Ted Hughes Paper.docx - Kenia Rangel P 4 Ted Hughes WWI Influence Ted Hughes writes about the way in which the First World War overshadowed his

Ted Hughes Paper.docx - Kenia Rangel P 4 Ted Hughes WWI...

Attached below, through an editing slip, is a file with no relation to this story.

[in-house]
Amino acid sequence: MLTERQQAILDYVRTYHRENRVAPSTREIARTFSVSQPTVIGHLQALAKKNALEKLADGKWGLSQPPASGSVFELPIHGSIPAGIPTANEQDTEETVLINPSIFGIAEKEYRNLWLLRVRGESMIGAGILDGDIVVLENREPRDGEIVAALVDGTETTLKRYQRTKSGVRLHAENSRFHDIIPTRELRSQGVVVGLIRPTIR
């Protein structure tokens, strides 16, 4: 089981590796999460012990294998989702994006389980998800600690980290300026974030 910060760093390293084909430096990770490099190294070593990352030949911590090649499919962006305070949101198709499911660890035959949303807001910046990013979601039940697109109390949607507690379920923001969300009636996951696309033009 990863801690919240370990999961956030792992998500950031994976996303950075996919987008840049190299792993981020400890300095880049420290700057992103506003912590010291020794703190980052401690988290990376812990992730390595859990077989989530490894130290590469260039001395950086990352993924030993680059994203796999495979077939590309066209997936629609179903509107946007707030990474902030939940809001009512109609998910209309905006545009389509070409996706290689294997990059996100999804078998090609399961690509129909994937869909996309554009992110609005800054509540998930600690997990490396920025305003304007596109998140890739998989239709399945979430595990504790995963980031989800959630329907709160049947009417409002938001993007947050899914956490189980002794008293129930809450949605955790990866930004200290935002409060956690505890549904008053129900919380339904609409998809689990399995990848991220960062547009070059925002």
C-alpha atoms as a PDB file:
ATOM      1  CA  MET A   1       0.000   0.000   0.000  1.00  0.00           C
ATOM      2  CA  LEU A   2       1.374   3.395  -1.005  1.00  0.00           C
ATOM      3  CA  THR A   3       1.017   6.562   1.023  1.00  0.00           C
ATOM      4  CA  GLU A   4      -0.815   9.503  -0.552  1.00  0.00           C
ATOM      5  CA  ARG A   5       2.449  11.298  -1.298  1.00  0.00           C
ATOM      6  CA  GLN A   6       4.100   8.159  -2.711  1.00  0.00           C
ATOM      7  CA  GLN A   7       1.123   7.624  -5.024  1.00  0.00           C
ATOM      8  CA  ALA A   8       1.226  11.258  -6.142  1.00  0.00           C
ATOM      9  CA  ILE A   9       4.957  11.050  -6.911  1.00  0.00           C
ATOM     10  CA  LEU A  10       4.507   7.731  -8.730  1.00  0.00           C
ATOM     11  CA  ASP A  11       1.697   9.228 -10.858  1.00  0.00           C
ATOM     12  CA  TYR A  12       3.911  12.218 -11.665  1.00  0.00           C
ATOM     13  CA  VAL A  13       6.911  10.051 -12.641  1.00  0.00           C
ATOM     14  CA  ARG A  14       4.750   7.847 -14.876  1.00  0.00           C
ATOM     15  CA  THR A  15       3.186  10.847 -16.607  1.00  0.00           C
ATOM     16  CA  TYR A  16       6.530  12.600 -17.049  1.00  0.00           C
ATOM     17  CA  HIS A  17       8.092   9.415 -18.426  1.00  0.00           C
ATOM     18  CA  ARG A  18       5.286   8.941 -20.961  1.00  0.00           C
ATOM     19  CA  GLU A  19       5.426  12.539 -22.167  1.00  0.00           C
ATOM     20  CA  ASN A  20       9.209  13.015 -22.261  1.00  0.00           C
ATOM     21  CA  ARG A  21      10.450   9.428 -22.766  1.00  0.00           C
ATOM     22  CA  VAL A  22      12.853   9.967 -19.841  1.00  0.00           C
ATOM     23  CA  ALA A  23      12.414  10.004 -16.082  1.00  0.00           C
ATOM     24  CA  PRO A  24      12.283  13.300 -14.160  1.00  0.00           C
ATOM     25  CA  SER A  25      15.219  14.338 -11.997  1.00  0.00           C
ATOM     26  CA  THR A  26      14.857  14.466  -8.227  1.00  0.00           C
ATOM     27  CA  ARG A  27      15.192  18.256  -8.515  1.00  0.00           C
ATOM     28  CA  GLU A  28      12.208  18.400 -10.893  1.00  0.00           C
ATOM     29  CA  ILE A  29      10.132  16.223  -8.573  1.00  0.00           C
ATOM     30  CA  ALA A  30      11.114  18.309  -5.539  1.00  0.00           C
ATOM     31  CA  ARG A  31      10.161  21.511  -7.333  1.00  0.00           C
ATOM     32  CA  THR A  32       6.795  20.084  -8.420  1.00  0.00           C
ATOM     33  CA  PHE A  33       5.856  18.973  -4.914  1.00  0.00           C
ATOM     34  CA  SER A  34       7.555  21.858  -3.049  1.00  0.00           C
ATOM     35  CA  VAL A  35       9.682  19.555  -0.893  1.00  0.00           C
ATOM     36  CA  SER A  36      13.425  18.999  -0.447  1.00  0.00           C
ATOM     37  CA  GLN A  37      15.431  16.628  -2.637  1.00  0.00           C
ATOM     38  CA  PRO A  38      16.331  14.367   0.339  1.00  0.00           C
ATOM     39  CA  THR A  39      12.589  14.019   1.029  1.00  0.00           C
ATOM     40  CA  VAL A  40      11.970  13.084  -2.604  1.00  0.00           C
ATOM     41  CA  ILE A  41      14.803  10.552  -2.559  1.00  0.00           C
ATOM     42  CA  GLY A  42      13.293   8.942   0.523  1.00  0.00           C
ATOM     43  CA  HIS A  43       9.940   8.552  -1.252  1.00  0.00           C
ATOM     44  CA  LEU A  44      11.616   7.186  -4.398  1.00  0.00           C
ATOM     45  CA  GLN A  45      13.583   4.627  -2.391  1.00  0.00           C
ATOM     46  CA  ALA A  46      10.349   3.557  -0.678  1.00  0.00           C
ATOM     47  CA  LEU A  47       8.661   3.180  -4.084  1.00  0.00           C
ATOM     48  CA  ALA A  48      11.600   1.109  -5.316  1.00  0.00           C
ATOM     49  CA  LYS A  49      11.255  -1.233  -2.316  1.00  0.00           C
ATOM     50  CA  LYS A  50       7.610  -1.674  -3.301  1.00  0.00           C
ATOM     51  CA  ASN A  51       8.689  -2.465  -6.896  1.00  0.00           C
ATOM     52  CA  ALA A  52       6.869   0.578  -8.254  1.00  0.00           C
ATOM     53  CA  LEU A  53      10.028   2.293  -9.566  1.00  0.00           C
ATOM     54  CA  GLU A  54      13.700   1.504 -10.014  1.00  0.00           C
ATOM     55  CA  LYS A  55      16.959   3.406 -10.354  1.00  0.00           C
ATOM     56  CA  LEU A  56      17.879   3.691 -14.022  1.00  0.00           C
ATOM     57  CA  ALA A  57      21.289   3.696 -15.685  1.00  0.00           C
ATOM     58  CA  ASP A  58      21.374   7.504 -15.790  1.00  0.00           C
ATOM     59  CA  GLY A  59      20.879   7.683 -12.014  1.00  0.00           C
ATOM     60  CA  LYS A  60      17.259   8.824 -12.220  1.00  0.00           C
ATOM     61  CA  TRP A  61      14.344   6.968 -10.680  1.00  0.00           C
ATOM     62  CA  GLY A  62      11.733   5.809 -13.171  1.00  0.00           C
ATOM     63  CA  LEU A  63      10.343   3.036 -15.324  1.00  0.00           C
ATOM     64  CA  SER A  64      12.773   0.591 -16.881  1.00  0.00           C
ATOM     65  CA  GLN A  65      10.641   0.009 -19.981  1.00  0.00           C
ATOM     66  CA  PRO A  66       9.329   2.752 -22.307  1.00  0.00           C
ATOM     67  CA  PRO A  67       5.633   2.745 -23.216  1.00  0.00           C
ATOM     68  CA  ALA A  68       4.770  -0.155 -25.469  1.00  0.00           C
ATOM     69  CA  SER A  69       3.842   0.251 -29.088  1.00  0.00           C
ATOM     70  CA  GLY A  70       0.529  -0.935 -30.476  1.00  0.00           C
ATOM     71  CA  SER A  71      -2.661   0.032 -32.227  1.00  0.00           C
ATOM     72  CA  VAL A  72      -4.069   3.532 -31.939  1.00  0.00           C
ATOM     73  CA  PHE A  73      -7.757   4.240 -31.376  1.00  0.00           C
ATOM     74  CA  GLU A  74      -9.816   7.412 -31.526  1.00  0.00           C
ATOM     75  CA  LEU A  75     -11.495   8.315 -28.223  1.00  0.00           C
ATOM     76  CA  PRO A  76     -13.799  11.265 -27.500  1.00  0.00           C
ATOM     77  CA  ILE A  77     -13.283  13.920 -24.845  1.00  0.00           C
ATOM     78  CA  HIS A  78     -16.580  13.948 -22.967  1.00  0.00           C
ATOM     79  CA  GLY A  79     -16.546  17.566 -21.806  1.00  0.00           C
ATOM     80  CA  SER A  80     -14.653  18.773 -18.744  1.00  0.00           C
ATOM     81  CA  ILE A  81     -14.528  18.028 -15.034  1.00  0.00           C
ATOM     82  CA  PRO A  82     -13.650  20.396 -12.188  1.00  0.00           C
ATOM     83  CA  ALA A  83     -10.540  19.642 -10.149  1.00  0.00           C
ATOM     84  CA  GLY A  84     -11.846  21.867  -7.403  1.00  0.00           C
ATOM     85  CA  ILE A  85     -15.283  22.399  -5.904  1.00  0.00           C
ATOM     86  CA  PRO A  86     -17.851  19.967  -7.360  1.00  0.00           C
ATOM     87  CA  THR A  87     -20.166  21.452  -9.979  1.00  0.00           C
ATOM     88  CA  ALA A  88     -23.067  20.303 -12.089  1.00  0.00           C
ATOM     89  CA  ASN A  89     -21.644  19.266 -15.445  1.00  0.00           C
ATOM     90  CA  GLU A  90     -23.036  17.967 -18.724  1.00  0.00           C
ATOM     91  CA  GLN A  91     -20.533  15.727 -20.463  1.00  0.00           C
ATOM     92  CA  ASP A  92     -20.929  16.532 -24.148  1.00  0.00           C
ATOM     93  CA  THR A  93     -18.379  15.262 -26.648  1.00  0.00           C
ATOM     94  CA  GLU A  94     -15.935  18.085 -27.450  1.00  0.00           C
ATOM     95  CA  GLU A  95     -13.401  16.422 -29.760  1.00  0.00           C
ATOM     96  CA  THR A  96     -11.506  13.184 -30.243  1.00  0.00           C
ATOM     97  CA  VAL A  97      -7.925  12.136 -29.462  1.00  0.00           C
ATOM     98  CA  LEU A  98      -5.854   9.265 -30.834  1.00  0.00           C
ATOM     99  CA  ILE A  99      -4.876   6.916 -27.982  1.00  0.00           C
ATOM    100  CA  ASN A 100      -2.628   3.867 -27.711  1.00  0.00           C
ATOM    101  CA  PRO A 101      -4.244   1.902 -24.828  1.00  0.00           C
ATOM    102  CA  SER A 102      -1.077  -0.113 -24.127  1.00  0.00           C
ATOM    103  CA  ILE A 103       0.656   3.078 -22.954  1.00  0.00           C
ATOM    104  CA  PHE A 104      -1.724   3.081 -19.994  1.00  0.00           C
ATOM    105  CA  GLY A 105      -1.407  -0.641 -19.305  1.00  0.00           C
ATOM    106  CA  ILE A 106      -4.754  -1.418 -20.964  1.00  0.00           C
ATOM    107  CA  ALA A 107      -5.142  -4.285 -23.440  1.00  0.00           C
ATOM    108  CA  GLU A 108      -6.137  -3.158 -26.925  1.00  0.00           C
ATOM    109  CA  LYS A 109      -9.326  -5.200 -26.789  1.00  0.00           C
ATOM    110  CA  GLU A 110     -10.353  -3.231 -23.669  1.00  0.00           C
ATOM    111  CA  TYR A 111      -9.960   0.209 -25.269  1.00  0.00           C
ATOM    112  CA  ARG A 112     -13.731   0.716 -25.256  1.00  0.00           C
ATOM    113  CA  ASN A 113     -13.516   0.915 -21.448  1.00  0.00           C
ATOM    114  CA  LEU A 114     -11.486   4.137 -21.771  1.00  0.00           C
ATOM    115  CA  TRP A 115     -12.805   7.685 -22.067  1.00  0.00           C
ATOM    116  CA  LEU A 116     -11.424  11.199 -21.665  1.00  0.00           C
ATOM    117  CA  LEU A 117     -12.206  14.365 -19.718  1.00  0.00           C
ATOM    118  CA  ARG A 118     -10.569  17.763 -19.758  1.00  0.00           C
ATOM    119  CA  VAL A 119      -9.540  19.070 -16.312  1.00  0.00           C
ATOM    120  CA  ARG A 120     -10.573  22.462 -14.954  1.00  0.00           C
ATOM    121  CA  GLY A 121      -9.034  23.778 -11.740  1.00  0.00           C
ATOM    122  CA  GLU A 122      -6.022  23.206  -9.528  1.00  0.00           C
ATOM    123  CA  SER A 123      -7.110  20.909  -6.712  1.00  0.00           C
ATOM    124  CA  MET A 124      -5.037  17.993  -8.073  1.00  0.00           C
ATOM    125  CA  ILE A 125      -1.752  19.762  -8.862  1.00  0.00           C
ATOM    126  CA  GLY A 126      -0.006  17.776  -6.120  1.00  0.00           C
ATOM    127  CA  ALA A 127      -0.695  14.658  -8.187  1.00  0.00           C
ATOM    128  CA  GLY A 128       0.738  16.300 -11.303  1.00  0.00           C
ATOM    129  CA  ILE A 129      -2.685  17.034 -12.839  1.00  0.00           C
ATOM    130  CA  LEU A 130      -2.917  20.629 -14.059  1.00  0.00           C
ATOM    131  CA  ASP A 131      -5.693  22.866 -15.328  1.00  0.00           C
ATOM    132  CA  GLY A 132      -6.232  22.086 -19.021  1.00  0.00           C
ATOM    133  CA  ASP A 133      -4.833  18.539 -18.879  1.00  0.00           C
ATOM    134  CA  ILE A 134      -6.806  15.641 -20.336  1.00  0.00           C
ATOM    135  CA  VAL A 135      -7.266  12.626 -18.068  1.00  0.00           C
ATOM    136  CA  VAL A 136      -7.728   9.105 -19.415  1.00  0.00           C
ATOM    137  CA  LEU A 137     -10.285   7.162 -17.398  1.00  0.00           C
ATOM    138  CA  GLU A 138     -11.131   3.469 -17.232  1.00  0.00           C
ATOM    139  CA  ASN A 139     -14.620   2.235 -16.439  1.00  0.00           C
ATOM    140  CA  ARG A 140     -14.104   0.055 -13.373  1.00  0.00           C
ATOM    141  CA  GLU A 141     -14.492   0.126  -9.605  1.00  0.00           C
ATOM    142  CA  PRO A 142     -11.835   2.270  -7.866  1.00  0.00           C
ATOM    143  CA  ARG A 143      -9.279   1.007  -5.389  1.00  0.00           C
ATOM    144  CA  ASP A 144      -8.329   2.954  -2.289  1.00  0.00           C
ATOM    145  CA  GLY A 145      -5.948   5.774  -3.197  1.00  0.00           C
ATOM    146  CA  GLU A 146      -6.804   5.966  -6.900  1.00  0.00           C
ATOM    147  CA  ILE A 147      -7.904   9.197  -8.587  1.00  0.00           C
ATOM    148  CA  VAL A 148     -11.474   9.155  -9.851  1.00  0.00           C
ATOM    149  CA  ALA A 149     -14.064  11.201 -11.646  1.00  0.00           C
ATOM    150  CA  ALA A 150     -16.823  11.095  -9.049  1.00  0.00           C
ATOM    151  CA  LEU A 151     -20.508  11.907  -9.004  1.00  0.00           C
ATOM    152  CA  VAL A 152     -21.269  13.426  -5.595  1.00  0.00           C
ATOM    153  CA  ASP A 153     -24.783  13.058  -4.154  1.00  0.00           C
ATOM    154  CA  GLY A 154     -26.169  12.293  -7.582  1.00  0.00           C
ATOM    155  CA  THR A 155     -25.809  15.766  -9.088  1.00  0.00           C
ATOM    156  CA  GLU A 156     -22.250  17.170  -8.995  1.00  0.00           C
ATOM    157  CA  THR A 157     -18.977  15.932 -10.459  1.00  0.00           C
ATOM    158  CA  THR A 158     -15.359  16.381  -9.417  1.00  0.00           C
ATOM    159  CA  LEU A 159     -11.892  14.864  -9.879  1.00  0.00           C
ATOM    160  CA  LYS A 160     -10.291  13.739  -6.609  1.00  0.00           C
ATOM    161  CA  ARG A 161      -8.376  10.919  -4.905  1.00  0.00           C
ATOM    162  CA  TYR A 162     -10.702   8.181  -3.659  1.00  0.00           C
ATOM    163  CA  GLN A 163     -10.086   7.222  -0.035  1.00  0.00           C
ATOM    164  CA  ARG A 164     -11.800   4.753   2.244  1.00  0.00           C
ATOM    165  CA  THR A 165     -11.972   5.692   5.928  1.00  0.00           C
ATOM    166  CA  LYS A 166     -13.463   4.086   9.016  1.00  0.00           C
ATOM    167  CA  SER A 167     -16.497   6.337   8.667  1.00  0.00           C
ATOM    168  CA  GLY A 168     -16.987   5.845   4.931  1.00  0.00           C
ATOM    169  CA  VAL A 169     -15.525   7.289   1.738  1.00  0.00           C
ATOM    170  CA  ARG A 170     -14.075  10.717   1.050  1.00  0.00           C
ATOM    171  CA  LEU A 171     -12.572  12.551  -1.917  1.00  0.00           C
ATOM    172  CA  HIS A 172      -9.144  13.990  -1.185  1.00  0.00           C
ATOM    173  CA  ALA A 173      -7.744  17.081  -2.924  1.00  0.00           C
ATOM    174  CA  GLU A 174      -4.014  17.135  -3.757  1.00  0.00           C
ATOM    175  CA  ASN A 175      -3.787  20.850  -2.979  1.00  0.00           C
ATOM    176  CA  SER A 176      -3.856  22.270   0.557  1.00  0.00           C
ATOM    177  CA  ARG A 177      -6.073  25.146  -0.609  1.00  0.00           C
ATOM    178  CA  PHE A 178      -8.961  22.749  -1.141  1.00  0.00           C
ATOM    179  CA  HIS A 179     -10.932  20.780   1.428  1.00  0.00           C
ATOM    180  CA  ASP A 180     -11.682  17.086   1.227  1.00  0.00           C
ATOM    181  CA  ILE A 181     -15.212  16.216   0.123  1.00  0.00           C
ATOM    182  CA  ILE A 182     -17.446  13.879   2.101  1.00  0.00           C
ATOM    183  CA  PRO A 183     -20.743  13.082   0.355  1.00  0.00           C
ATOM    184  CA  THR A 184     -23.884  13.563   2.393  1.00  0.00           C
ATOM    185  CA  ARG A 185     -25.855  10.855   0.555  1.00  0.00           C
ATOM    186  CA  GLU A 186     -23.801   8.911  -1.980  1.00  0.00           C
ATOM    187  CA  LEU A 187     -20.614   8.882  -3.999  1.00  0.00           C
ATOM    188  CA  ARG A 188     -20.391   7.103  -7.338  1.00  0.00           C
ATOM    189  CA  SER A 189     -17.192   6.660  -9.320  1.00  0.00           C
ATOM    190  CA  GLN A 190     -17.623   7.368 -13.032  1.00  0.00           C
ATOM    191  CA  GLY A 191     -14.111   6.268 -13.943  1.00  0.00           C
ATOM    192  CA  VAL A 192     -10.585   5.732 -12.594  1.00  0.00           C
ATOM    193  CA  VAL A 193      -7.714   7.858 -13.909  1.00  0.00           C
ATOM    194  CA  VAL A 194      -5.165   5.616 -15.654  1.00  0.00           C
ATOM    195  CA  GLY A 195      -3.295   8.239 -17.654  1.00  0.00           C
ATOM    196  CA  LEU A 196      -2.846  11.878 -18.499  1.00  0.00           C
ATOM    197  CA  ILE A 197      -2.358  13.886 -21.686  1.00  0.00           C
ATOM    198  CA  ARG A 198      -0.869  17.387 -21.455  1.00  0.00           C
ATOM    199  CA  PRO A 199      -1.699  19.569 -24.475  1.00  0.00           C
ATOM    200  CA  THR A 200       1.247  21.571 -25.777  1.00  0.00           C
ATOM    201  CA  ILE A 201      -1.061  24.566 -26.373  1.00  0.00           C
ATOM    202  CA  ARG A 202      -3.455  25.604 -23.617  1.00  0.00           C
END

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Unformatted text preview: Kenia Rangel P. 4 Ted Hughes WWI Influence: Ted Hughes writes about the way in which the First World War overshadowed his childhood, and of its greater impact on the Calder Valley where he spent the first eight years of his life. He explored this theme in poems such as ‘Six Young Men’ and ‘Bayonet Charge’, and wrote throughout his career about the impact that the conflict had upon his parents’ generation. Hughes’s father William served in the Lancashire Fusiliers, joining up in Rochdale in September 1914 and fighting first at Gallipoli and later in France. Many of the men in the Calder Valley and across the region joined up with friends in so-called 'Pals Battalions' early in the war, and the massive casualty rates which followed decimated the communities that they had left behind. This shows how Ted Hughes was incredibly affected by all of the violence. Hughes explored the impact of the First World War in a number of poems in his first poetry collection The Hawk in the Rain. An example of Ted Hughes’ World War One influence on his poems is the following poem, ‘Six Young Men’, which was inspired by a photograph of a group on a Sunday afternoon outing on the hills above Mytholmroyd, is poignant as the poet cannot escape the knowledge that none of the men were to survive the war. The fact that they were sitting in a place Hughes knew so well, links the past even more closely to the present for Hughes. In other poems, Hughes considered the different consequences of war, from the personal experience of the family frightened by their father’s nightmares in ‘For the Duration’ to the memorializing of the dead in the poems ‘Out I, II, III’. Interestingly, while Hughes did not feel able to talk to his father about the war, in these drafts he is often in direct conversation with him, perhaps seeking answers to the questions which he had not felt able to ask. Through his poems he tries to finds answers that weren’t given to him before, by his father. WWII Influence: In addition to Wilfred Owen, Hughes’s work in the 1960s also included literary criticism of poets of the Second World War. Ted Hughes in particular, admired the work of the poet Keith Douglas who died in 1944 aged only 24. In a radio program entitled ‘Life and Letters / Three Poets of the Second World War’, first broadcast in 1964, Hughes considered the poetry of three young poets who all lost their lives in the conflict: Keith Douglas, Drummond Allison and Sidney Keyes. In his introduction to the program Hughes attributed the development of the term ‘war poet’ to those poets writing in the First World War who began to write about the horrors and realities of war rather than creating the overtly jingoistic verse of earlier conflicts. Hughes felt that poets of the Second World War were influenced by the previous generation, although their poetry was no longer about the injustice of the conflict but instead about one’s own chance of survival. Hughes’s work explores the legacy of the two world wars on different levels by considering the impact upon his family and community, as well as the effect upon literature of the period. Both published and unpublished material provide an insight into Hughes’s views on war and enable one to understand its impact and what it was like growing up during the interwar period. Man and Animals: Ted Hughes, who obtained the fame of Poet Laureate in 1984, totally had 8 major collections that represented a great variety of forms and subjects during his life. One of them being the series of animal images that established his fame of "animal poet" or "nature poet". His special subject matters and bold style made his poems quite different from other contemporary poets. Ted Hughes had been living near the wide moorland and spending a great time on fishing and hunting, he had been attracted by beauty and power of nature since his childhood. However, his feelings towards animals were more than pure appreciation, as one may think. As a perspective and thoughtful poet, he not only vividly portrayed an animal world in his poems, but also revealed his philosophical thoughts. Between human beings and animals, there are several complex and profound relationships. Hughes was inspecting animals in the wild nature, but by deeper analysis of the relationship between animals and human beings, we can find that he was expressing his mystical beliefs on human beings through those animals. Therefore, he uses animals as a means to express his own philosophy about human beings. Many of his poems are based on animals for that matter. In these poems he deals with violent instinct of animals he actually deals with wild instinct in human beings. His main focus of attention is not an animal but on a human being. This means that when you think he is talking about an animal in a poem and about its “animalistic characteristics” he really isn’t, he is actually talking about the way that us humans are also ‘animals’ and do not portray ‘human-like’ characteristics at one point or another. Mythology: Hughes was attracted to myths from an early age: ‘I began reading myths and folklore when I was thirteen or fourteen, and for years, apart from poetry, that was pretty well all I read’. At Cambridge, Hughes switched from English to Anthropology in his second year following a disturbing dream in which he was visited by a burnt fox. Ted Hughes interpreted the dream as a warning that in his literary studies he was neglecting his inner life, which he associated with the imagination, myth and creativity. This then lead to his poems having an extreme symbolical meaning. Throughout his life he claimed the fox as a totemic animal that appeared at critical times to alert him to some crisis. For Hughes, vitality and death were the divine forces in nature that early man had attempted to control and make sense of through myth and ritual. In The White Goddess, which Hughes described as ‘the chief holy book of my poetic consciousness,’ Robert Graves argued that the original function of the poet was to write hymns for the archaic matriarchal ‘Triple Goddess’ of Northern Europe and the Mediterranean. Archaeologists have found around 30,000 goddess figurines that, in dating as far back as 20,000 BC, represent some of the earliest relics of human art and culture throughout Eastern Europe, Turkey, Palestine, Egypt, Mesopotamia and the Indus Valley. Hughes was influenced by the work of Carl Jung, Robert Graves, W B Yeats, Mircea Eliade and Paul Radin, and he employed anthropological and psychological registers interchangeably to describe the creative process. He believed all forms of art were a natural healing process that employed the psychic equivalent of the immune system. At times he described the creative process as a form of Jungian ‘individuation’, through which the contents of the individual’s personal and collective unconscious are made conscious, through the experience of archetypes, providing the psyche with a sense of wholeness, meaning and purpose. At others, he compared the role of the poet to that of the shamanic healer of primitive tribes who descended into the underworld to recover a sick man’s soul, or to perform some task to resolve a crisis afflicting his tribe. Essentially, he understood the poet as performing a quasi-religious function in providing a healing image that reconnected man with his inner self and nature. Education: After high school, Hughes entered the Royal Air Force and served for two years as a ground wireless mechanic. He then moved to Cambridge to attend Pembroke College on an academic scholarship. While in college he published a few poems, majored in Anthropology and Archaeology, and studied mythologies extensively. Hughes graduated from Cambridge in 1954. A few years later, in 1956, he cofounded the literary magazine St. Botolph’s Review with a handful of other editors. Hughes taught at University of Massachusetts, Amherst. Relationship/Marriage To Sylvia Plath: The couple married on June 16, 1956, at St George the Martyr, Holborn) with Plath's mother in attendance, and spent their honeymoon in Benidorm, Spain. During this time, they both became deeply interested in astrology and the supernatural, using Ouija boards. In early 1957, Plath and Hughes moved to the United States and from September 1957 Plath taught at Smith College, her alma mater. Plath took a job as a receptionist in the psychiatric unit of Massachusetts General Hospital and in the evening sat in on creative writing seminars given by poet Robert Lowell. Both Lowell and Sexton encouraged Plath to write from her experience and she did so. She openly discussed her depression with Lowell and her suicide attempts with Sexton, who led her to write from a more female perspective. Plath began to conceive of herself as a more serious, focused poet and short-story writer. At this time Plath and Hughes first met the poet W. S. Merwin, who admired their work and was to remain a lifelong friend. Plath resumed psychoanalytic treatment in December, working with Ruth Beuscher. Plath and Hughes traveled across Canada and the United States, staying at the Yaddo artist colony in Saratoga Springs, New York State in late 1959. The couple moved back to England in December 1959 and lived in London at 3 Chalcot Square, near the Primrose Hill area of Regent's Park, where an English Heritage plaque records Plath's residence. Their daughter Frieda was born on April 1, 1960, and in October, Plath published her first collection of poetry, The Colossus. In February 1961, Plath's second pregnancy ended in miscarriage; several of her poems, including "Parliament Hill Fields", address this event. In August she finished her semi-autobiographical novel The Bell Jar and immediately after this, the family moved to Court Green in the small market town of North Tawton in Devon. Nicholas was born in January 1962. In mid-1962, Hughes began to keep bees, which would be the subject of many Plath poems. In 1961, the couple rented their flat at Chalcot Square to Assia and David Wevill. Hughes was immediately struck with the beautiful Assia, as she was with him. In June 1962, Plath had had a car accident which she described as one of many suicide attempts. In July 1962, Plath discovered Hughes had been having an affair with Assia Wevill and in September the couple separated. “‘Depression killed Sylvia Plath,’ Middlebrook writes, but argues that Plath and Hughes’s marriage was far from a failure.” Relationship to Assia Wevill: In 1961, poets Ted Hughes and Sylvia Plath rented their flat in Chalcot Square, Primrose Hill, London to Assia and David Wevill, and took up residence at North Tawton, Devon. Hughes was immediately struck with Assia, as she was with him. Plath noted their chemistry. Soon afterward, Ted and Assia began an affair. At the time of Plath's suicide, Wevill was pregnant with Hughes's child, but she had an abortion soon after Plath's death. The actual relationship, who instigated it, and its circumstances have been hotly debated for many years. After Plath's suicide, Hughes moved Wevill into Court Green , where Wevill helped to care for Hughes's and Plath's two children, Frieda and Nicholas. Wevill was reportedly haunted by Plath's memory; she even began using things that had once belonged to Plath.[8] In a biography of Wevill, Lover of Unreason, the authors maintain that she used Plath's items not out of obsession, but rather for the sake of practicality, as she was maintaining a household for Hughes and his children. On 3 March 1965 at age 37, Wevill gave birth to Alexandra Tatiana Elise, nicknamed "Shura", while still married to David Wevill. Ostracized by her lover's friends and family, and eclipsed by the figure of Plath in public life, Wevill became anxious and suspicious of Hughes's infidelity, which was real enough. He began affairs with Brenda Hedden, a married acquaintance who frequented their home, and Carol Orchard, a nurse 20 years his junior, whom he married in 1970. Wevill's relationship with Hughes was also fraught with complexities, as shown by a collection of his letters to her that have been acquired by Emory University. She was continually distraught at his seeming reluctance to commit to marrying and setting up a home with her, while treating her as a "housekeeper". Most of Hughes's friends indicate that while he never publicly claimed Shura as his daughter, although his sister Olwyn said he did believe the child was his. Infidelity: Poem [View Of A Pig]: The pig lay on a barrow dead. It weighed, they said, as much as three men. Its eyes closed, pink white eyelashes. Its trotters stuck straight out. Such weight and thick pink bulk Set in death seemed not just dead. It was less than lifeless, further off. It was like a sack of wheat. I thumped it without feeling remorse. One feels guilty insulting the dead, Walking on graves. But this pig Did not seem able to accuse. It was too dead. Just so much A poundage of lard and pork. Its last dignity had entirely gone. It was not a figure of fun. Too dead now to pity. To remember its life, din, stronghold Of earthly pleasure as it had been, Seemed a false effort, and off the point. Too deadly factual. Its weight Oppressed me—how could it be moved? And the trouble of cutting it up! The gash in its throat was shocking, but not pathetic. Once I ran at a fair in the noise To catch a greased piglet That was faster and nimbler than a cat, Its squeal was the rending of metal. Pigs must have hot blood, they feel like ovens. Their bite is worse than a horse’s— They chop a half-moon clean out. They eat cinders, dead cats. Distinctions and admirations such As this one was long finished with. I stared at it a long time. They were going to scald it, Scald it and scour it like a doorstep. Shape: • Nine stanzas each stanza consisting of 4 lines each • The poem has a total of 36 lines • This poem has no particular shape. • It has no rhyme scheme. • Lots of pausing because of its punctuation Subject: • The subject of the poem is death. • This poem is about the way that Ted Hughes cannot familiarize with the pig although he tried to see sympathy in its death. He tries to humanize the pig and feel bad for it but he ends up not being able to, and expressing himself in a blunt manner; Bluntly stating that it is “like a sack of wheat” and “Less Than Lifeless”. Audience: • The audience of the anyone willing to read the poem that has an average reading comprehension level because this poem does not require much, other than the understanding of its vocabulary. Purpose and Interpretation: • The purpose of this poem I believe is to show how most of us humans are. The narrator tries to care for the pig and to feel sorry for it but, ends up not doing anything about it and not feeling bad. • This is how us humans “feel bad” abut the killing of all the animals and the conditions that they are raised in, but then we eat them either way. Just like the poem we try to seem like we care but our actions say otherwise. Sound Devices: • • Alliteration: • Its trotters struck straight • Thick pink bulk • Scald it and scour it No rhyming scheme is present. Language • Negative connotation is seen throughout the poem because of the narrator describing the dead pig. • “too dead” ~ which is repeated three times • Monosyllabic words make up the poem with a few polysyllabic words. Literary Techniques • Simile: It was like a sack of wheat • Simile: Pigs must have hot blood, they feel like ovens. • Repetition of “too Dead” • It was too dead. • Too dead now to pity. • Too deadly factual. Point Of View • This poem is in first person point of view. it is a personal narrative; This is seen through the use of the pronoun “I” • “I thumped it without feeling remorse” Tone: • Frustration~ Because he is trying to feel one way and he can’t. It is like if he was arguing with himself about who he is, and the way he is. Imagery • Imagery allows the reader to have a better understanding of what is being discussed. • “Pink white eyelashes” • A poundage of lard and pork • Pigs must have hot blood, they feel like ovens. Critical Interpretations: This poem shows how us humans “feel bad” about the killing of all the animals and the conditions that they are raised in, but then we eat them either way. Just like the poem we try to seem like we care but our actions say otherwise. The poem shows us how we contradict ourselves. • This poem also shows how the narrator is overthinking something very simple. He is overthinking the death of the animal and his views on it. He knows that he is “supposed” to care for it and feel bad, but he does not. This shows how society’s views make us change our own views and we end up not being happy with ourselves because we are not part of the majority. Additional Poem: • “Jaguar” • Both poems can be interpreted to be describing the way that humans are similar to animals, or the way that animalistic actions are also similar to the way we behave. Bibliography: Internet Explorer Google Chrome Book Her Husband by Diane Middlebrook ...